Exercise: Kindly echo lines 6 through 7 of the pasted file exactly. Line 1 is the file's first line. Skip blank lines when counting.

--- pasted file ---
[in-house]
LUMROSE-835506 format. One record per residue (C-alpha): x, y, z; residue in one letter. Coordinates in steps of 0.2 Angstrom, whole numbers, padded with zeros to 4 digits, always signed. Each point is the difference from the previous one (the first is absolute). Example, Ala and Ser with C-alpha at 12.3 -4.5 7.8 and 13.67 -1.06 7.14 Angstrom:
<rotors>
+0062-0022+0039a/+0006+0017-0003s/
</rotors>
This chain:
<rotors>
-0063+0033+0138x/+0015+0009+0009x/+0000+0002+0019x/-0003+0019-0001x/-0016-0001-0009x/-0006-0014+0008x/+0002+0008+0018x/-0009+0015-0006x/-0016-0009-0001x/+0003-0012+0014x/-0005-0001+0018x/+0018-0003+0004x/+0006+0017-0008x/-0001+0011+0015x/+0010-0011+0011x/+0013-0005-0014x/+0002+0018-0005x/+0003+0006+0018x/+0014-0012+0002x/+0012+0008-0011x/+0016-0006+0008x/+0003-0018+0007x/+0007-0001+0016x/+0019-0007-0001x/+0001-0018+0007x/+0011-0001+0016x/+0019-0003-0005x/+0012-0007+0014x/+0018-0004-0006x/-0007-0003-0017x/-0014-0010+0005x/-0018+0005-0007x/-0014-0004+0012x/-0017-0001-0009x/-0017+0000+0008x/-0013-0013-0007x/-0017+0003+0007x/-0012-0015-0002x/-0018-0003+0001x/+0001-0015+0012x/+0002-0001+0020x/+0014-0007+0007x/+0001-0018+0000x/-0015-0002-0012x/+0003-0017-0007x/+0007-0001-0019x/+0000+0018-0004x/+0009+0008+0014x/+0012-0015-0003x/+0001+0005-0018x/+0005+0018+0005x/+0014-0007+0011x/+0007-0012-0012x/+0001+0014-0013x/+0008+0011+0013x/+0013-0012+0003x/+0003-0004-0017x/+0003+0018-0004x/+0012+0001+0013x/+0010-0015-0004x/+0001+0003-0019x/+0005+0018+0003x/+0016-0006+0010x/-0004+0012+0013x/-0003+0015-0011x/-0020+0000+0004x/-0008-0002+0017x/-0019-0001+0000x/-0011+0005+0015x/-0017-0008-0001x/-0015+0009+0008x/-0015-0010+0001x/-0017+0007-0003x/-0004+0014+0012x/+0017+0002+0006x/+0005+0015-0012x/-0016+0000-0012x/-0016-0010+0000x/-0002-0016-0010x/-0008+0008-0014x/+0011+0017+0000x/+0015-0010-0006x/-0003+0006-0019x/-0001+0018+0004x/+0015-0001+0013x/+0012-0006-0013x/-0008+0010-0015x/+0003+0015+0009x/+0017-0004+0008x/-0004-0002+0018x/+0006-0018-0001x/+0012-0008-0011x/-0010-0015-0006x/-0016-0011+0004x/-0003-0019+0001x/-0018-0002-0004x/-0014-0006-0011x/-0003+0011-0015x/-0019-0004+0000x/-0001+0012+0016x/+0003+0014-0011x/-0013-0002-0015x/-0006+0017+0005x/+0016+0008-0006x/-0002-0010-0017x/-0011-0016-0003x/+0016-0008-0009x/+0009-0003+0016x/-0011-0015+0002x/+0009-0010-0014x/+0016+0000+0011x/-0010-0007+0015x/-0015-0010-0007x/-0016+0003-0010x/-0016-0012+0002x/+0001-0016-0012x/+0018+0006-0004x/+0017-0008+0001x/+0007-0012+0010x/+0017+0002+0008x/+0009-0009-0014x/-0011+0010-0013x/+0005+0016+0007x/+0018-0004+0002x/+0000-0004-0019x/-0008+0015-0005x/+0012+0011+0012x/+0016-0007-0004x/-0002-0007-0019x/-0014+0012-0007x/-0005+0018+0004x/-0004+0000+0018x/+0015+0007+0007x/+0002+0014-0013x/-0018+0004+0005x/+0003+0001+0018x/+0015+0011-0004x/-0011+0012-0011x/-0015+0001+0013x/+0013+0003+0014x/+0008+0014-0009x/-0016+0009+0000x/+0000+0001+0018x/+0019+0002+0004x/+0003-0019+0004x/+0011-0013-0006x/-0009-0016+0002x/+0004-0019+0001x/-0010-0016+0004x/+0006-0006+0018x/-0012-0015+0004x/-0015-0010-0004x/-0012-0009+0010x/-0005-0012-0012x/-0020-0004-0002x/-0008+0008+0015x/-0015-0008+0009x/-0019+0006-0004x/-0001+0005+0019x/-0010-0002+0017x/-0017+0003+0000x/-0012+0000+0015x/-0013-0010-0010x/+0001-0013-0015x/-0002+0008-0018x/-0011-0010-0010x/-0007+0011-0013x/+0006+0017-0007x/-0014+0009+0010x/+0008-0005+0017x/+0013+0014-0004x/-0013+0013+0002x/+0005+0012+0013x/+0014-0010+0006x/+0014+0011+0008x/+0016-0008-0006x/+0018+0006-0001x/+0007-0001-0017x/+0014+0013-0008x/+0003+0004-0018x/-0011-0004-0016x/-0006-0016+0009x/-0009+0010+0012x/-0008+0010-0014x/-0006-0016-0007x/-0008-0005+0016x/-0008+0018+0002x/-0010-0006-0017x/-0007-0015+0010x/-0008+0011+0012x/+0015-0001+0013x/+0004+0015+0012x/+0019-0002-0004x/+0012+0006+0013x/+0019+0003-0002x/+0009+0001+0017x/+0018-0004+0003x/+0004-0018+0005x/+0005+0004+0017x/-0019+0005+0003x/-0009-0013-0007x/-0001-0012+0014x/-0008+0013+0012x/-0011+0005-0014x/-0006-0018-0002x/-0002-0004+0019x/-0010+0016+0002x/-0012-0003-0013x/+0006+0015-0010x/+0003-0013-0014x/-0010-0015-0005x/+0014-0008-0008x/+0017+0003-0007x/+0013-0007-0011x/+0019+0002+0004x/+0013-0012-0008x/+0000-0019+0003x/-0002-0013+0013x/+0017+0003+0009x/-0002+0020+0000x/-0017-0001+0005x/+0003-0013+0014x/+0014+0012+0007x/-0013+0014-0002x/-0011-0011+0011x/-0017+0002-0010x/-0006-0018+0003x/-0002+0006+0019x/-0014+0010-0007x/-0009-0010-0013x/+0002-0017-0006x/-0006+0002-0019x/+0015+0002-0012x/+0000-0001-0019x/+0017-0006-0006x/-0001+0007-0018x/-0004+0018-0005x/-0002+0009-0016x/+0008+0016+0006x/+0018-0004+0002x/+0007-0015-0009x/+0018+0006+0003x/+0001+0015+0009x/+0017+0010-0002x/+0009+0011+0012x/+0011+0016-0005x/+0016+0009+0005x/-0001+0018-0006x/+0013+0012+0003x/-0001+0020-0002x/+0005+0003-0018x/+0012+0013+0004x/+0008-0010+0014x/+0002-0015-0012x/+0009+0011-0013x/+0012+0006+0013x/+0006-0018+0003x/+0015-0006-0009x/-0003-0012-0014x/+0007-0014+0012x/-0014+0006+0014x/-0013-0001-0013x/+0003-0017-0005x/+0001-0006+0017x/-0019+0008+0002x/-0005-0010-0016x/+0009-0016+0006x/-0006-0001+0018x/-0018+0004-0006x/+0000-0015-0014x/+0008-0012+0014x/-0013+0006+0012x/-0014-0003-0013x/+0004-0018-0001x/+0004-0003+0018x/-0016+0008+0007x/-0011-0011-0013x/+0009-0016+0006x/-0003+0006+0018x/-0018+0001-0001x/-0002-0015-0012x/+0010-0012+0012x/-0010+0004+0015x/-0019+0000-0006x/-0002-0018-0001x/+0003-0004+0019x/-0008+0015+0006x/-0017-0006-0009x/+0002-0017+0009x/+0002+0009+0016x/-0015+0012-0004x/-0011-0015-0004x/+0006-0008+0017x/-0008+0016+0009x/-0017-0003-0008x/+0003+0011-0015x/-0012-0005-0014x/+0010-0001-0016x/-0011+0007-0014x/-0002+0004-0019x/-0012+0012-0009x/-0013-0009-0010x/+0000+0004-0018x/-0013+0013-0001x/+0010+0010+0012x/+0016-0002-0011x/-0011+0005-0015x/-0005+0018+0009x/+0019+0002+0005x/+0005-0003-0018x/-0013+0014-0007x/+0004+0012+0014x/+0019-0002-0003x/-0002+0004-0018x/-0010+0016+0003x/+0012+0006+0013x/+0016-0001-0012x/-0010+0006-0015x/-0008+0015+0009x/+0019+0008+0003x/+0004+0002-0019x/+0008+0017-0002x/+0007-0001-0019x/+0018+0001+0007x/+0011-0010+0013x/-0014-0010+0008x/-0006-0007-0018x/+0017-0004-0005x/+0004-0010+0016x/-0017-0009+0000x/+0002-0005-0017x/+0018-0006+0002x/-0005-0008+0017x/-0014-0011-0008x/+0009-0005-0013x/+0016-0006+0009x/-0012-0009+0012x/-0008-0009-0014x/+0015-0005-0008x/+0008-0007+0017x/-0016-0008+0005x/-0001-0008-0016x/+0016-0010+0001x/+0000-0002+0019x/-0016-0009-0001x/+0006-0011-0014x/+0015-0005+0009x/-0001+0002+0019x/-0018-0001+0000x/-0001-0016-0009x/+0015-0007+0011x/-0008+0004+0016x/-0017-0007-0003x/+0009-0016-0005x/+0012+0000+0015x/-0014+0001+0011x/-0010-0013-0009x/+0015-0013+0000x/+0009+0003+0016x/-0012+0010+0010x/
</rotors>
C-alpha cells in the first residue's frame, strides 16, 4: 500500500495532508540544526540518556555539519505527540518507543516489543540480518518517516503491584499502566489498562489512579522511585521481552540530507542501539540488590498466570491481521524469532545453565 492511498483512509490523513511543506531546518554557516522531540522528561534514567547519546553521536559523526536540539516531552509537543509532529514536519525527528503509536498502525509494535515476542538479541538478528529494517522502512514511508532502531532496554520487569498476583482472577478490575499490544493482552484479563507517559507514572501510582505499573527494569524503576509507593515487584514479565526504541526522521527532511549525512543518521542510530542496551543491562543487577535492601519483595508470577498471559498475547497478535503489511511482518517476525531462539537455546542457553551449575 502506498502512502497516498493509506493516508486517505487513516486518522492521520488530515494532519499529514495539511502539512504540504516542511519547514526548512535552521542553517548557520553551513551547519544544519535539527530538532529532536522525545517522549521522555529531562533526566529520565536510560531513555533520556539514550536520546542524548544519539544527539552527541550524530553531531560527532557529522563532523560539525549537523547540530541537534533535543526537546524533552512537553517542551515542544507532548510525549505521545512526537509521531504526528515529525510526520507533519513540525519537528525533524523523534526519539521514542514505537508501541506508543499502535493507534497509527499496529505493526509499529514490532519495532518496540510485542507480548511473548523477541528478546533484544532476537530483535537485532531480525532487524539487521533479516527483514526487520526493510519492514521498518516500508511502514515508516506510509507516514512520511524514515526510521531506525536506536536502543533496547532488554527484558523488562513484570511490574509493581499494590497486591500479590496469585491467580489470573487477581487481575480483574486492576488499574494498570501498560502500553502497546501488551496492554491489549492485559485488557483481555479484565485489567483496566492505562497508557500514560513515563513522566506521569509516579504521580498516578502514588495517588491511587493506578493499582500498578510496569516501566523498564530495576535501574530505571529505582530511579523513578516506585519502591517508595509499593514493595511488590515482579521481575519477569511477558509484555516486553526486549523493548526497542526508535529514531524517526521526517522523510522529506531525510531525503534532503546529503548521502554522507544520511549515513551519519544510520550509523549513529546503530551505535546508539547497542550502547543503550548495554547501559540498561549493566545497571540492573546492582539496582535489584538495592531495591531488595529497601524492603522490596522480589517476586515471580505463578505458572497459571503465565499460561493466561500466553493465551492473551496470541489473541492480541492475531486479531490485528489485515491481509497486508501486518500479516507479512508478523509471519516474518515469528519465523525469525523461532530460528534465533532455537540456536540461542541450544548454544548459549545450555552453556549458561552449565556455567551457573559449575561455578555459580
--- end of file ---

This chain:
<rotors>